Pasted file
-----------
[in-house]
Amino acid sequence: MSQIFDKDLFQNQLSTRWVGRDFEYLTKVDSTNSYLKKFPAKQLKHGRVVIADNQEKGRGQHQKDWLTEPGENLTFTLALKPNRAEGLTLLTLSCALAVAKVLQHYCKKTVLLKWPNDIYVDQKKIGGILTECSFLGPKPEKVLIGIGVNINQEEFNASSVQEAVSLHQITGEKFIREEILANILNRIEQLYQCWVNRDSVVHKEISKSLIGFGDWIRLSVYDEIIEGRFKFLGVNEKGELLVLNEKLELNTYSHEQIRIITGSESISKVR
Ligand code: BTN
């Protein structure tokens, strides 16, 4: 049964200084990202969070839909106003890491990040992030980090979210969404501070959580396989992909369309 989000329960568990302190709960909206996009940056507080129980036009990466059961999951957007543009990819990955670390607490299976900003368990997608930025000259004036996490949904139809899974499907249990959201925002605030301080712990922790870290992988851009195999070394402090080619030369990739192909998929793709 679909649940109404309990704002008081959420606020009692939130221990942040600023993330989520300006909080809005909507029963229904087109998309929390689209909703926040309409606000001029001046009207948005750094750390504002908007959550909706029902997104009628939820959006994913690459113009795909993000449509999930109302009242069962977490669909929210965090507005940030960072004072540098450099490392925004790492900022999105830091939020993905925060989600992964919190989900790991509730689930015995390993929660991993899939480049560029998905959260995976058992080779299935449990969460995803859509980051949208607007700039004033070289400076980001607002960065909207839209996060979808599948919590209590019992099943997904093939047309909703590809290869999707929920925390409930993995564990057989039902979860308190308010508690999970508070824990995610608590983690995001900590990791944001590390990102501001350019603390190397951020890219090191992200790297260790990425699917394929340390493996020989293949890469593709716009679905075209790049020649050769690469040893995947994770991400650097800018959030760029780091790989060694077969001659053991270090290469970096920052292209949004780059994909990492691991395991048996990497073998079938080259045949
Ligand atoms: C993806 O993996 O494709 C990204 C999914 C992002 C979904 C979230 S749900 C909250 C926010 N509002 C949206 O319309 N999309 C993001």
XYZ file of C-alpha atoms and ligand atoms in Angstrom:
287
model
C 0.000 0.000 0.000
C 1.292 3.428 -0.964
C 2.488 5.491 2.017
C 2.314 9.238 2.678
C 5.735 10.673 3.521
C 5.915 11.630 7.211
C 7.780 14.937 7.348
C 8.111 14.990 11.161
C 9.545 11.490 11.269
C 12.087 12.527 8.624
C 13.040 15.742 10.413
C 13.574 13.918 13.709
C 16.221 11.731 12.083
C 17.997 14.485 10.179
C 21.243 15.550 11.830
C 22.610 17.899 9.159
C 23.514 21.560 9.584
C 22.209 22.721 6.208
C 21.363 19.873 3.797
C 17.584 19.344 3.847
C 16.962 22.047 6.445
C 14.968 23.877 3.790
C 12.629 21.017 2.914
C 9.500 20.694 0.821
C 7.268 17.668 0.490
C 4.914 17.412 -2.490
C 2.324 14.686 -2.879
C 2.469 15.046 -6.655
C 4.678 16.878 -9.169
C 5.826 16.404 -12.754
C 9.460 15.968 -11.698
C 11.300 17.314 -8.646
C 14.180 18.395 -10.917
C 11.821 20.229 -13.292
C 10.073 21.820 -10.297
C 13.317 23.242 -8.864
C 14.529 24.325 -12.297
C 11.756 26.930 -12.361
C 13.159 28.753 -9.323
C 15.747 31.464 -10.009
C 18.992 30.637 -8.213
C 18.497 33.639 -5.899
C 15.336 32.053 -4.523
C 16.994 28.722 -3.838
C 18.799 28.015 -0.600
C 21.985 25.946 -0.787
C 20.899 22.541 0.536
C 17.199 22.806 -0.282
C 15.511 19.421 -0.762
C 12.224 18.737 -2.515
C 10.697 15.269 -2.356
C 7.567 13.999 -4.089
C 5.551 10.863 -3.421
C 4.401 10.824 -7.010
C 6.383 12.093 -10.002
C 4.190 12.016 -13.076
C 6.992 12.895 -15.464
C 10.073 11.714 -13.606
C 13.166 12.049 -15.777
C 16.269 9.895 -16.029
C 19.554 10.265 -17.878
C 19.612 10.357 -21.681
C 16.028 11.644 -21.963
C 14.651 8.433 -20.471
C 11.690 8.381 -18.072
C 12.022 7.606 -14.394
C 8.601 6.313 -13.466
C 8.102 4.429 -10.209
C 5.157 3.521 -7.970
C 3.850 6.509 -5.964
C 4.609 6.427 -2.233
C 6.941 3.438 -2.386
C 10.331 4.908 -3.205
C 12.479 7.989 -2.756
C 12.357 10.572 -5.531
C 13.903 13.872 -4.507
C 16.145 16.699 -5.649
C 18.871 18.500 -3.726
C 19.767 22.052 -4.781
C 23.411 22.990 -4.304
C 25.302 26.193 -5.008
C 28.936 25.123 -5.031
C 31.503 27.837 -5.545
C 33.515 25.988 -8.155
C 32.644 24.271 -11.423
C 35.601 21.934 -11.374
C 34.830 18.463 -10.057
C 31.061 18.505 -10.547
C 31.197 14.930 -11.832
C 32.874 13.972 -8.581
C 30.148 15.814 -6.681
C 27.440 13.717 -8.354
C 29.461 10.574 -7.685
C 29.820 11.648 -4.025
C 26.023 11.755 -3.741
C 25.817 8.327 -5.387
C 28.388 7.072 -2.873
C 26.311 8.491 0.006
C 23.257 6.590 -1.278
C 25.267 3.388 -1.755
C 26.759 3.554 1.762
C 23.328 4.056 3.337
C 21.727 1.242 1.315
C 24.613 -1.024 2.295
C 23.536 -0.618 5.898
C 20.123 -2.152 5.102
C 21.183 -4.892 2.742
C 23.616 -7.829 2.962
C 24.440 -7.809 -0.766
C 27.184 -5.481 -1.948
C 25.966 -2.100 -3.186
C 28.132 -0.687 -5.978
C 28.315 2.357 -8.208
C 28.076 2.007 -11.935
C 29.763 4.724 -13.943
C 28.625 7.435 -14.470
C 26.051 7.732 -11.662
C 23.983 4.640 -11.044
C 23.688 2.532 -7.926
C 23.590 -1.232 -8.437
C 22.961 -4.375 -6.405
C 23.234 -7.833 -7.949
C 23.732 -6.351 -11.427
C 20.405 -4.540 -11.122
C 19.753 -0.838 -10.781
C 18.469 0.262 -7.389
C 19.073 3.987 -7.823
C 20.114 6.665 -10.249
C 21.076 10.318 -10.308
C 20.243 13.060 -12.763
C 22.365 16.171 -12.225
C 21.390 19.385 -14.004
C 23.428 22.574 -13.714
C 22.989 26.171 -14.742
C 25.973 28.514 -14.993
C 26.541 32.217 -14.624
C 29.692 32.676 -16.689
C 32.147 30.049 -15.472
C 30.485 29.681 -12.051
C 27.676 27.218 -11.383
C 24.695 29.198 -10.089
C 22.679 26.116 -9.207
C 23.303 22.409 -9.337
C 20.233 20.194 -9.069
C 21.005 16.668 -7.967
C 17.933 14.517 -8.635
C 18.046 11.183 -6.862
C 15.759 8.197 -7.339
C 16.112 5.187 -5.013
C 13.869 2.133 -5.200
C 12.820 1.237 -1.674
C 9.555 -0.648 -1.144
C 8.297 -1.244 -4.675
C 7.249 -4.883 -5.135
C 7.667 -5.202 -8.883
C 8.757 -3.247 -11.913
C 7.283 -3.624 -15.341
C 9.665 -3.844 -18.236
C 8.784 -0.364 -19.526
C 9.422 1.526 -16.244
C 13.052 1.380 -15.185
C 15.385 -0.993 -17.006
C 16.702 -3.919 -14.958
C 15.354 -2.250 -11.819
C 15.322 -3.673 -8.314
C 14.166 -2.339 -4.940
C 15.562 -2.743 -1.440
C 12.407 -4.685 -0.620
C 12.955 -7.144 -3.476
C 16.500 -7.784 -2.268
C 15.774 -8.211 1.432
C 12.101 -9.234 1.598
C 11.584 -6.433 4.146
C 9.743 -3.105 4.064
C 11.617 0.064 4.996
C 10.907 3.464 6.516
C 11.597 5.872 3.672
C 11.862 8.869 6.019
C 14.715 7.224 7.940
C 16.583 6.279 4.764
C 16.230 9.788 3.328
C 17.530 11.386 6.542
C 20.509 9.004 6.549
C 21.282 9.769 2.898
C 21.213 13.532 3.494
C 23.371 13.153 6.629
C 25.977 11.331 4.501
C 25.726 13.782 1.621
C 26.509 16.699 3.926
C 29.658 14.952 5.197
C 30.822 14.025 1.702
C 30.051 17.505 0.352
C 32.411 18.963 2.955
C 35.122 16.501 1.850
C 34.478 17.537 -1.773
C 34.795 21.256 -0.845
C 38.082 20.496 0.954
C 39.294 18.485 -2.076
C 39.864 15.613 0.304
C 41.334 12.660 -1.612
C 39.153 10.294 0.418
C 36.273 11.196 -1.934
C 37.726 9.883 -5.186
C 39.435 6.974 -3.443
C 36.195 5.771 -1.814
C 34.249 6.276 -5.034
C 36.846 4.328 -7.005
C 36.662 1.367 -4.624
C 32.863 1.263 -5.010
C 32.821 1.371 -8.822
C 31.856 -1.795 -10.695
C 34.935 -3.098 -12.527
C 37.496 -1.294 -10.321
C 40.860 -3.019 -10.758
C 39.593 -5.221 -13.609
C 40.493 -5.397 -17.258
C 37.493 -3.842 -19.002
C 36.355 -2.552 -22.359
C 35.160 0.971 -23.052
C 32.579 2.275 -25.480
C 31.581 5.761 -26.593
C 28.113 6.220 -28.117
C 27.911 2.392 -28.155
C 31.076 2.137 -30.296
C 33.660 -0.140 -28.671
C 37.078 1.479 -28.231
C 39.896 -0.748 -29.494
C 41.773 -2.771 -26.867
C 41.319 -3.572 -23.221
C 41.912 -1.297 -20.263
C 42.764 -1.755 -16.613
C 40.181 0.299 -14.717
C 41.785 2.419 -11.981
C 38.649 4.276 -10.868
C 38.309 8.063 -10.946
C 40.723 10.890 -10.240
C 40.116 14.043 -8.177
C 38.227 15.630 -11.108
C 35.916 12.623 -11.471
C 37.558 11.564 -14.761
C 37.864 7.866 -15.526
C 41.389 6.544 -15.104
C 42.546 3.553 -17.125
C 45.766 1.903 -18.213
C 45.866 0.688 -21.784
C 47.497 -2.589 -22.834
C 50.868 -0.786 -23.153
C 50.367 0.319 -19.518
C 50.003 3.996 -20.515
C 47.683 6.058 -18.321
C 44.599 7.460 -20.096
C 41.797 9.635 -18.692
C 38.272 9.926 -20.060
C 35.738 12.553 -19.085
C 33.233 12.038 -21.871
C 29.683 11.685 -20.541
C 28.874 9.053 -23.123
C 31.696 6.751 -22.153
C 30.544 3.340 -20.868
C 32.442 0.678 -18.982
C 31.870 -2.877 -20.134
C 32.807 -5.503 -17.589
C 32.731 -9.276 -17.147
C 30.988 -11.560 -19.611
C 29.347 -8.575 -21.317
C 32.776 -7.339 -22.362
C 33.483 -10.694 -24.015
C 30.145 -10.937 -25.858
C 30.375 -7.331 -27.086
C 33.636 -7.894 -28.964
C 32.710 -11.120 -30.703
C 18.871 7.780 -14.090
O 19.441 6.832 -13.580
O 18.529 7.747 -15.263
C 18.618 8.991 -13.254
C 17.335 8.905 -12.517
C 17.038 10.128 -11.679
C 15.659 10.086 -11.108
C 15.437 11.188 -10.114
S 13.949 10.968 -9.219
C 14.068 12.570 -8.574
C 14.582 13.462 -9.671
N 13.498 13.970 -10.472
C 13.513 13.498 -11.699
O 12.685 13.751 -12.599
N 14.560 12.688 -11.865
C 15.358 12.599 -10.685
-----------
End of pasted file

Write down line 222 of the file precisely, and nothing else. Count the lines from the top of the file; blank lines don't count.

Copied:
C 40.860 -3.019 -10.758